Background: Given ongoing public health impact of HIV and other sexually transmitted diseases (STDs) among men who have sex with men (MSM), the Los Angeles County (LAC) Division of HIV and STD Programs (DHSP) sought to increase condom access and use among this population. The resulting program has used interactive outreach strategies and diverse communication channels to engage the target population, partner with community influencers, generate intense free media coverage, and achieve high levels of program awareness and usage.
Program background: In focus groups, MSM strongly urged, “Don’t tell us to be safe,” but instead, make condoms fun. Accordingly, the program was designed to be aspirational and normative, emphasizing fun, community, and the attractiveness of a healthy lifestyle, and specifically omitting motivators based on disease, safety, or fear. DHSP and media partner, CBS Inc., selected a condom vendor able to manage both a condom wrapper design contest and the lengthy FDA approval process for branded condom wrappers. The contest, “L.A.’s Next Sex Symbol,” launched May, 2012, through radio, collateral materials, social media, and LGBT news sites. Contestants entered condom wrapper designs by mailing or uploading pictures; celebrity judges selected 50 top designs, then the general public voted online to select a winner and 10 runners-up. The provocative, sex-positive design contest generated immense media attention, with 500 designs entered and 185,000 online votes cast. The winning design: a tuxedo tie, with the tagline, “Suit Up L.A.” Following FDA wrapper approval, the L.A. Condom Program launched at L.A. Pride in June 2013. Contest-winning condoms were made available free through LACondom.com, partnering geo-targeted venues and community events. Several of more than 250 LAC gay sports teams were also engaged as “condom ambassadors,” with team members featured in ads and videos, including on apps like GrindR and Scruff. This strategy directly and sustainably engaged the target community, amplified the aspirational “healthy lifestyle” theme, took timely advantage of media coverage of prominent gay athletes, and leveraged league social events and social networks to reach MSM. Videos developed with community influencers like Chico’s Angels and You Tube celebrity Davey Wavey, each with an established base of followers, garnered more than 350,000 views, as well as blog and news coverage.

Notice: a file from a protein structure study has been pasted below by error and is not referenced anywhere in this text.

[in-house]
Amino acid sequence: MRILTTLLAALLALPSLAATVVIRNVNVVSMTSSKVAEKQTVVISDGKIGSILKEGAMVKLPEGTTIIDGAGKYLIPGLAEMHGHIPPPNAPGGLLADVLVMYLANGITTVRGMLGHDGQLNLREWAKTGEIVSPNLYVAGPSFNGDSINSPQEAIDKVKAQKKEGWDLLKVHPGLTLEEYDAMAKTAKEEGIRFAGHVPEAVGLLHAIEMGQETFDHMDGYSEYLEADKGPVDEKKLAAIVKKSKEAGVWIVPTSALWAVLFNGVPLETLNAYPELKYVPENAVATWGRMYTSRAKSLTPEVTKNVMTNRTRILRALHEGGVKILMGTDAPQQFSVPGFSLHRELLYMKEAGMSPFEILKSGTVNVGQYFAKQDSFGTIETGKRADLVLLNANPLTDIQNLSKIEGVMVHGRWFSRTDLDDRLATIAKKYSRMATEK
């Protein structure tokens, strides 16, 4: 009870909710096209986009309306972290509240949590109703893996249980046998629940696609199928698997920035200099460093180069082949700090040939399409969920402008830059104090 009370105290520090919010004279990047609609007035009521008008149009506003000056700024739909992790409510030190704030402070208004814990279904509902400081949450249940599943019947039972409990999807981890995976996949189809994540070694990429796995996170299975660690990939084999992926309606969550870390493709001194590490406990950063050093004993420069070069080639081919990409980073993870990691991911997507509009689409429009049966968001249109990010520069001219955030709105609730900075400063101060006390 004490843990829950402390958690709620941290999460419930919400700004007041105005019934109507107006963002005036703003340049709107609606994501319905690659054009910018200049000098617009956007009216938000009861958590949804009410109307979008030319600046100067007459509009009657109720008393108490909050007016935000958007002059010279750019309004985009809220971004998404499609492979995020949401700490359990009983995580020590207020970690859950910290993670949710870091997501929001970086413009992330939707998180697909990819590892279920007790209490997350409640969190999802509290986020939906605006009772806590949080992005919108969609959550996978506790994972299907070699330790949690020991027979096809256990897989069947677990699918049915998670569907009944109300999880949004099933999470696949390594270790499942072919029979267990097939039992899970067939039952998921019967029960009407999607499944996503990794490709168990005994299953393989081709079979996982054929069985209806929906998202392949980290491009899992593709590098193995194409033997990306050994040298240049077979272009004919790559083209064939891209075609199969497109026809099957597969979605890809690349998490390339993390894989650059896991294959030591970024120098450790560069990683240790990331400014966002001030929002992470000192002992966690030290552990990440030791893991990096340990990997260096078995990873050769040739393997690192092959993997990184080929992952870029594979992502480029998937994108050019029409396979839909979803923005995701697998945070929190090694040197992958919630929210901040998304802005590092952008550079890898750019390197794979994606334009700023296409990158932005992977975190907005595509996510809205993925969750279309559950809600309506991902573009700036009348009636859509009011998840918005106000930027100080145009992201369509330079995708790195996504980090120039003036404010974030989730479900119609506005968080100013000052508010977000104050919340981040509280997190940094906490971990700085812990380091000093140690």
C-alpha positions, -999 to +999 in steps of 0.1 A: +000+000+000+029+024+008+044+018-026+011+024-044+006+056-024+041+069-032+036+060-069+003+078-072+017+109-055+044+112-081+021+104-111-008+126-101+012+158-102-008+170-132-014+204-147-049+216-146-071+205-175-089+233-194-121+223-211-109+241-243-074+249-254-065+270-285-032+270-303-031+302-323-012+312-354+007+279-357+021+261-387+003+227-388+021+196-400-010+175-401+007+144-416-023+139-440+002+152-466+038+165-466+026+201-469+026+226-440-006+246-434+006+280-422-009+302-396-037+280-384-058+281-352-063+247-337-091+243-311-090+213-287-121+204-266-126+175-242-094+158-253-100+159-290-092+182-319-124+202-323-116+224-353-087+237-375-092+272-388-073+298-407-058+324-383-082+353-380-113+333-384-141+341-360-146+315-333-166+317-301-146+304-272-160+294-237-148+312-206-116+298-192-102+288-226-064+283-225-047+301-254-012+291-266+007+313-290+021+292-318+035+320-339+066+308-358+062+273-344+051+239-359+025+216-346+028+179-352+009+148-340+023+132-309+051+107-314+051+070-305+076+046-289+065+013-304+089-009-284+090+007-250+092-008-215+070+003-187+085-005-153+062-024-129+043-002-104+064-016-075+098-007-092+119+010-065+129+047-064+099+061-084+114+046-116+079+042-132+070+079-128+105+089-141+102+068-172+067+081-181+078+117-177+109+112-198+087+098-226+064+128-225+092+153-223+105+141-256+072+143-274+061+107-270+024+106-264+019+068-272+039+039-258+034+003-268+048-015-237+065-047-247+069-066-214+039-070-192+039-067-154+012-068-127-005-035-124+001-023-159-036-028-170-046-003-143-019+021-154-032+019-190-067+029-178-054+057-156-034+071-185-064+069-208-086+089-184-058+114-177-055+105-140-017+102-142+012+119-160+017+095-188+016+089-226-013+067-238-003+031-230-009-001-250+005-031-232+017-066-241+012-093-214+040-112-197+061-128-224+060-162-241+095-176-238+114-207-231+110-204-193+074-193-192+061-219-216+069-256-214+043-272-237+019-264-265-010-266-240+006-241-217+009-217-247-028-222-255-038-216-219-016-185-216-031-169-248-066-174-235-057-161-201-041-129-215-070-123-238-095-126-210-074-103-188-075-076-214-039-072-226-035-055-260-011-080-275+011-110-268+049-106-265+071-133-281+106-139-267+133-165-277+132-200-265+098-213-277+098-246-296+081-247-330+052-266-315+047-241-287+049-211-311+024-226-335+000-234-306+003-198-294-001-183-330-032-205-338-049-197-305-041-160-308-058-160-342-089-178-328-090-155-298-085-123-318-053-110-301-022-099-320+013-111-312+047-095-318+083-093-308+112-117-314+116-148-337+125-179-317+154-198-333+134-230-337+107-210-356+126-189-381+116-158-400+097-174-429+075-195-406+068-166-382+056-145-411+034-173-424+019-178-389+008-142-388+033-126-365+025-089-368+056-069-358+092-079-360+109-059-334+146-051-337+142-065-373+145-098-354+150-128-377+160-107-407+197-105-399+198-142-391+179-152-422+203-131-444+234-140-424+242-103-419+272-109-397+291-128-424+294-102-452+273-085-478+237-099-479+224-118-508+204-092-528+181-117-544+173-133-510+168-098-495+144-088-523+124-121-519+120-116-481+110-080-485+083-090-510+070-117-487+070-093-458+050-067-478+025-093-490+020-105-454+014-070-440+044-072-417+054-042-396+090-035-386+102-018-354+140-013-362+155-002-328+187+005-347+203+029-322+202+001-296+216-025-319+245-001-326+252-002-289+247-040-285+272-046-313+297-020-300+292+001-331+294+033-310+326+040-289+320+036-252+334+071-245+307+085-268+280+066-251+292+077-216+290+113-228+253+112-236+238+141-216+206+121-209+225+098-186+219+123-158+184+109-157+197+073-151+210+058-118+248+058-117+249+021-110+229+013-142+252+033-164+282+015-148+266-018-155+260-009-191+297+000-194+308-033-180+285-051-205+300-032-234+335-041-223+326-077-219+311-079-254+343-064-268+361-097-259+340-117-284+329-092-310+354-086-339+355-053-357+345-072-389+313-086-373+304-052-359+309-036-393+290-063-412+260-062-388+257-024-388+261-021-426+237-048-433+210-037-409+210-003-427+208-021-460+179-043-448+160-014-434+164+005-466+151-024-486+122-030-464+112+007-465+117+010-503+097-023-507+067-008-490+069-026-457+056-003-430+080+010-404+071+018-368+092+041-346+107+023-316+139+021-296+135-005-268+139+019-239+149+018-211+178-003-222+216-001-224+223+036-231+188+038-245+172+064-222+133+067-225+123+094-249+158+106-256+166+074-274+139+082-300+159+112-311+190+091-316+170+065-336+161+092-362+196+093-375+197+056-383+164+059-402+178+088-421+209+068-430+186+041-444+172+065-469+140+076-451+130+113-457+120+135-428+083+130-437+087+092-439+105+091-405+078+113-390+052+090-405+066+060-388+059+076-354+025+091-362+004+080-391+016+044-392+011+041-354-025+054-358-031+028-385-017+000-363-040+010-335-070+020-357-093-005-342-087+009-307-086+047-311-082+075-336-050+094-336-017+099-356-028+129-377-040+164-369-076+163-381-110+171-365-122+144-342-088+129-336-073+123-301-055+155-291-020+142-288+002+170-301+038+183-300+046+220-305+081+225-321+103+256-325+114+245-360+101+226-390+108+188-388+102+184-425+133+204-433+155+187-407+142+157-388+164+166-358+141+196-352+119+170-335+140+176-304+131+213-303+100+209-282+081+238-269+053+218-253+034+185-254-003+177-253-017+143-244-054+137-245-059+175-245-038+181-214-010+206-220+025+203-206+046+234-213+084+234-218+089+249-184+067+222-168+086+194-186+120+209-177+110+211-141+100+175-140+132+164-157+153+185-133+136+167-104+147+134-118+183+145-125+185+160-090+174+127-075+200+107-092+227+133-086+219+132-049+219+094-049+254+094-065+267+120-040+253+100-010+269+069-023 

Evaluation Methods and Results: Through 2014, the program has distributed 2,244,000 condoms, including 1,468,980 through diverse partnering venues, at far less cost than similar programs (adjusted for scale). Of 560 current venues, all have reordered at least once, and 337 are listed on LACondom.com as sites where free condoms are available.
Conclusions: Condom distribution has substantially exceeded the original goal of 1,000,001 condoms per year, while creating a strong community infrastructure to sustain the program.
Implications for research and/or practice: Effective formative work with the target population shaped a successful program tone and message. By using a fun, sex-positive approach, and incorporating community engagement strategies – including the design contest, distribution and media partners, and sports league “ambassadors” – the program generated extensive free media attention and leveraged the partners’ social and media networks.